Some properties if well-developed may be observed in images or video snips. These include

  • Luster: traditional test to distinguish non-metallic from metallic minerals, from observing the appearance of light reflecting off the surface of a mineral
    • Electrical conductivity: a new replacement test for luster - identify a metallic mineral (except hematite) with a flashlight
  • Hardness: from observing results of scratching a mineral against a glass plate
  • Streak color: from observing results of scratching a mineral against a streak plate
  • Magnetism: from observing results of moving a sample close to a paper clip
  • Chemical reaction to 10% HCl: from observing results of dropping cold dilute HCl onto a sample
  • Cleavage: from observing number and angles between planar surfaces of a broken fragment
  • Fracture: from observing the surface of a broken fragment
  • Distinctive crystal shape: from observing and recognizing the geometry of crystal shape

Sample Quality Determines Observable Properties

"Museum" Quality vs "Student" Samples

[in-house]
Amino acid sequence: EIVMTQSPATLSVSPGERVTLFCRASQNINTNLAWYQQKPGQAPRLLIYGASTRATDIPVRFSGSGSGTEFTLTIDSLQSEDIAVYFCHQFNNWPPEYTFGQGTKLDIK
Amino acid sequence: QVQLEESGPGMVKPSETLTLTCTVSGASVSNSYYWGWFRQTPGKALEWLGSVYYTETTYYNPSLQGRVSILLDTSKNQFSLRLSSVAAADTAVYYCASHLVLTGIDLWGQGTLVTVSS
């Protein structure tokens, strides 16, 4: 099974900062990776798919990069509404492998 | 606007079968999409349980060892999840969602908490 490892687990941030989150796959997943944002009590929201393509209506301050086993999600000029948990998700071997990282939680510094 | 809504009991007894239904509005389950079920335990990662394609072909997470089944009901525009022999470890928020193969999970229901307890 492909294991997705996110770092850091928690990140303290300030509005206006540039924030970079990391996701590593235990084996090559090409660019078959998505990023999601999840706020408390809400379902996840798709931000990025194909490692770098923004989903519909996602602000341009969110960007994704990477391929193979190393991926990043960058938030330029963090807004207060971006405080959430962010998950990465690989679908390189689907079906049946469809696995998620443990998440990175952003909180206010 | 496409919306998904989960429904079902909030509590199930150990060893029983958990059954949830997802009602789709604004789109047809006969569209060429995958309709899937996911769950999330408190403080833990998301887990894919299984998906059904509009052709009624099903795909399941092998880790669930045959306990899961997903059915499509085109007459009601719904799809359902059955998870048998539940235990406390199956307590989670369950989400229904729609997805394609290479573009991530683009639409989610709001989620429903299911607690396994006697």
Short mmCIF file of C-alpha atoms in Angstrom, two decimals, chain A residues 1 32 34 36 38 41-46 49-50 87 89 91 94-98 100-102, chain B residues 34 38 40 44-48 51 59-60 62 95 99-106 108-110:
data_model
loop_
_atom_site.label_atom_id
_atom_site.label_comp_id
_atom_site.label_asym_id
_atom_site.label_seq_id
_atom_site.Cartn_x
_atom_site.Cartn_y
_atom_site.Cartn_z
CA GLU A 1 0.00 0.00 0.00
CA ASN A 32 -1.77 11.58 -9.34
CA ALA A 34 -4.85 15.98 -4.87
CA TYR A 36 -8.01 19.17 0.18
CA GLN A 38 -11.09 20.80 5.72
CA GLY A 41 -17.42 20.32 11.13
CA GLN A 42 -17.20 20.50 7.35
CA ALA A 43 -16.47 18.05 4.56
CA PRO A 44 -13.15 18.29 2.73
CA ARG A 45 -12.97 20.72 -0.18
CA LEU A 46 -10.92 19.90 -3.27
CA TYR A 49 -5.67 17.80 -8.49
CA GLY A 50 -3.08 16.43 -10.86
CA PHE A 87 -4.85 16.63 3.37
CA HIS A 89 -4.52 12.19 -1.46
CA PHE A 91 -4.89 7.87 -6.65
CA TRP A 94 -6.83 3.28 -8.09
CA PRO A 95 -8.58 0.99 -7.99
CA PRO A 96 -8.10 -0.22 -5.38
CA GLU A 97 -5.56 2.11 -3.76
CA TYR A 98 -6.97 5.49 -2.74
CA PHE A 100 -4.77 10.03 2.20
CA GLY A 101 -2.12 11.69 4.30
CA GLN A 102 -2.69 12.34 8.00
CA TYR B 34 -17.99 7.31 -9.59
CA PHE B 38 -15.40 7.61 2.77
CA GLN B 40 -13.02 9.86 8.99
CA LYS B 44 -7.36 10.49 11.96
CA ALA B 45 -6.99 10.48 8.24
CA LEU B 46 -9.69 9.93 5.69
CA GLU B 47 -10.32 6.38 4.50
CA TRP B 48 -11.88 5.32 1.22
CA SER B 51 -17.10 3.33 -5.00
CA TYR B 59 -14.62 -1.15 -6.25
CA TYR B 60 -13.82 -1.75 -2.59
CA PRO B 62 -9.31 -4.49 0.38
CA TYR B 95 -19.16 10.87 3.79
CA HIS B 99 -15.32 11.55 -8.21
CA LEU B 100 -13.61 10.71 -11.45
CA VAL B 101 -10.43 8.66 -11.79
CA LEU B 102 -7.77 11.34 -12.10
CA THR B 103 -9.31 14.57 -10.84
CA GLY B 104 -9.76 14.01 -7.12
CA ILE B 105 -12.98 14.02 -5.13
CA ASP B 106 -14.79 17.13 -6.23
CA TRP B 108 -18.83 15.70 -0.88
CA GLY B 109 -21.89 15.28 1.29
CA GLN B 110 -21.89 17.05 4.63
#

• You will probably NOT be able to determine some (or many) properties on student samples of minerals because of various factors (e.g., the budget available for purchasing quality mineral samples).
  • Here are some examples that show how student samples may limit the properties you can observe and determine.

Single crystal, well-developed flat sides that represent crystal growth form. (Didier Descouens, Soufresicile2, CC BY-SA 4.0 )

What can, and cannot, be observed

  • note light transmission through crystal proves this sample is non-metallic
  • attached form and flat faces suggests a single crystal of growth
  • flat faces of single crystal are not cleavage planes (as cleavage planes result from breakage)
  • angle between flat faces may be estimated and used to evaluate crystal form (geometry)

Crystalline aggregate of multiple crystals, intergrown in a mass. Can't determine form of single crystal. (Daniel Schwen (https://commons.wikimedia.org/wiki/File:Min_sulfur.jpg ), „Min sulfur“, https://creativecommons.org/licenses/by-sa/2.5/legalcode )

What can, and cannot, be observed

  • note straight lines seen inside sample - these are aligned on a cleavage plane (would break along the line)